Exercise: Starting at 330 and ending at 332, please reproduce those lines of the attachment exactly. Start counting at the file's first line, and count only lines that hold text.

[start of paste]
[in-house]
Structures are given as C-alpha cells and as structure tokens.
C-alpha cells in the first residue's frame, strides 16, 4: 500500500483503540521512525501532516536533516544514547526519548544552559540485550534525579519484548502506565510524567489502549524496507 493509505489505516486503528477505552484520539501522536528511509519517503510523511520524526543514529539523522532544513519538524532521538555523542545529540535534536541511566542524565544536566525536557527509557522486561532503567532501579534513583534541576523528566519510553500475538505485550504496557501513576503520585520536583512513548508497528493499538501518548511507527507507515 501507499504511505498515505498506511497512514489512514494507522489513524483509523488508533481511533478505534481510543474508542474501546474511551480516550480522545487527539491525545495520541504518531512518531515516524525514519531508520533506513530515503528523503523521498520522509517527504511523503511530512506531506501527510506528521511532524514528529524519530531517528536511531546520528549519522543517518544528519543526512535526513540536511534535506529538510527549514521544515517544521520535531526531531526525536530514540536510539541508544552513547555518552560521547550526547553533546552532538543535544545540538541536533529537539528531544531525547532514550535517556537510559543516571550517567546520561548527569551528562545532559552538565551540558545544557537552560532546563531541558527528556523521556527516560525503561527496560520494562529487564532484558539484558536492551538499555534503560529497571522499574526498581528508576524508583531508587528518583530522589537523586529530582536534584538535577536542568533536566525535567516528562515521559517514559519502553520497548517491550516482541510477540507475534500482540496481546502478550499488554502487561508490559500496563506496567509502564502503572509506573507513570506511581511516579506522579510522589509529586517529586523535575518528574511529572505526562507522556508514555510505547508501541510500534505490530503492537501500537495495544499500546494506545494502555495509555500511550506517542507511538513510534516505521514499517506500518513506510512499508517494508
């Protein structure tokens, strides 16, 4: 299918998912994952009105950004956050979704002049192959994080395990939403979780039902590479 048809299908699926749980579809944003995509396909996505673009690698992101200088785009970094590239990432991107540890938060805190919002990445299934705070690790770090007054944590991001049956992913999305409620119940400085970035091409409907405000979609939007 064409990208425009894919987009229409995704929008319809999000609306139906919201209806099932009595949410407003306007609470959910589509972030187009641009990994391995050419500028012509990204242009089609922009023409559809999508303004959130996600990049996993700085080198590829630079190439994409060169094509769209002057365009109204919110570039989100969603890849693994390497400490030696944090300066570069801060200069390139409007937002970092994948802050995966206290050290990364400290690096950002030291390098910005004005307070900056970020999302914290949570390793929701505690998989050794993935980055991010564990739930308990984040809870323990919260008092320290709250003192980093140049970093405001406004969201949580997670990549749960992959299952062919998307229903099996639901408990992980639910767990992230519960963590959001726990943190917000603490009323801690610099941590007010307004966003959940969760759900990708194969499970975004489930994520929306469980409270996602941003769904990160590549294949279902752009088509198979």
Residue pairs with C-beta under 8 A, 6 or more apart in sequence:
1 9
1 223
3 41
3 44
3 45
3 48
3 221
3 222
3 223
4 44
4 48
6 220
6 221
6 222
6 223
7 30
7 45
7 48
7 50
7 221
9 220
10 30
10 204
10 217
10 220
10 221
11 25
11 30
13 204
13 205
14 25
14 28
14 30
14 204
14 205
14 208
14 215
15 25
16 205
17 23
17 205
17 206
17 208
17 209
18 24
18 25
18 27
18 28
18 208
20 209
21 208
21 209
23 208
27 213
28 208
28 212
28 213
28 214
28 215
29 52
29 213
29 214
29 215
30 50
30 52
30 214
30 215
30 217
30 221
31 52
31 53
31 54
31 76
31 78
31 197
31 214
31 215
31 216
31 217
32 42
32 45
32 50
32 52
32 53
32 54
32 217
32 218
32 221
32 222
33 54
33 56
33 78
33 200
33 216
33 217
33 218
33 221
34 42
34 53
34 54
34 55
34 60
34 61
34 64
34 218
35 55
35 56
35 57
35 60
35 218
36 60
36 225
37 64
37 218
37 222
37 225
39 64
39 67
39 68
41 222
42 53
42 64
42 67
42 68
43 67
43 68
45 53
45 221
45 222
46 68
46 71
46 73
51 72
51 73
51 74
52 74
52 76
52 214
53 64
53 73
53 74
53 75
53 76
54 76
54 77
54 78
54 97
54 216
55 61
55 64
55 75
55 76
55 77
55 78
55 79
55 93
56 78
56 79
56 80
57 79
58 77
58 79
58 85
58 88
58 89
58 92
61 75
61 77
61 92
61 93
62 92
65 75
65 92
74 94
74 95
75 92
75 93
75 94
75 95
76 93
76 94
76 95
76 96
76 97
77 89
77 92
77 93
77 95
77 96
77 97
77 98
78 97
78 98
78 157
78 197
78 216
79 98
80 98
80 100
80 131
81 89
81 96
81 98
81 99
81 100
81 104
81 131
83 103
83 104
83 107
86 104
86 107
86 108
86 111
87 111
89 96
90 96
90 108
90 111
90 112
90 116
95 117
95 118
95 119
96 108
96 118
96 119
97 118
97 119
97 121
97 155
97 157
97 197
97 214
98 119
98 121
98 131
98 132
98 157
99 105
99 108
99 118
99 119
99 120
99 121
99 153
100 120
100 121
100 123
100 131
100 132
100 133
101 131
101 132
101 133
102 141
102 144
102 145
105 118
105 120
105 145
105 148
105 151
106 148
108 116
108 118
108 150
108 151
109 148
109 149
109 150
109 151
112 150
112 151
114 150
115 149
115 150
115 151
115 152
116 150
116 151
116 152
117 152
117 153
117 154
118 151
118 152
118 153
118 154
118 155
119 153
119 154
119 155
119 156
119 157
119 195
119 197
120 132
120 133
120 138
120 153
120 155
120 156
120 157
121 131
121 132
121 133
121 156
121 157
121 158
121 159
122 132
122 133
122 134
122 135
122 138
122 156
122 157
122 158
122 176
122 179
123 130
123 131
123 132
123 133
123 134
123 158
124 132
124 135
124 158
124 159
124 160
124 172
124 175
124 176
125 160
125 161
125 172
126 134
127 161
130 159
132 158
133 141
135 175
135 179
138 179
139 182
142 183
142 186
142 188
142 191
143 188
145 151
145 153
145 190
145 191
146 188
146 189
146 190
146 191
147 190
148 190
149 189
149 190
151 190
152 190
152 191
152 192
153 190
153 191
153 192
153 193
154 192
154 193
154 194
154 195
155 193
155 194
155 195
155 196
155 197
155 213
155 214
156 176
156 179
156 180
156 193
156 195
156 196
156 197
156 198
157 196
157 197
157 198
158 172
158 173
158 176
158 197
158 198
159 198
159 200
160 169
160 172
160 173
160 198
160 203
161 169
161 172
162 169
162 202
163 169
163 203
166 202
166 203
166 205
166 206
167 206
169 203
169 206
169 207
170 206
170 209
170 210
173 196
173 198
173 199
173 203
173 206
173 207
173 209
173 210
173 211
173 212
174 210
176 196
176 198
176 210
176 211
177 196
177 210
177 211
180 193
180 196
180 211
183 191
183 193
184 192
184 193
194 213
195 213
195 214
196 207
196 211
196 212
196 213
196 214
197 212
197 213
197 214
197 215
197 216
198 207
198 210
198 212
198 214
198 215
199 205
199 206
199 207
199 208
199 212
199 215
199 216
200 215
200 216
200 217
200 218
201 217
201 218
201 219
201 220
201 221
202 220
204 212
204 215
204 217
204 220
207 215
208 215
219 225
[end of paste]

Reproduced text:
123 133
123 134
123 158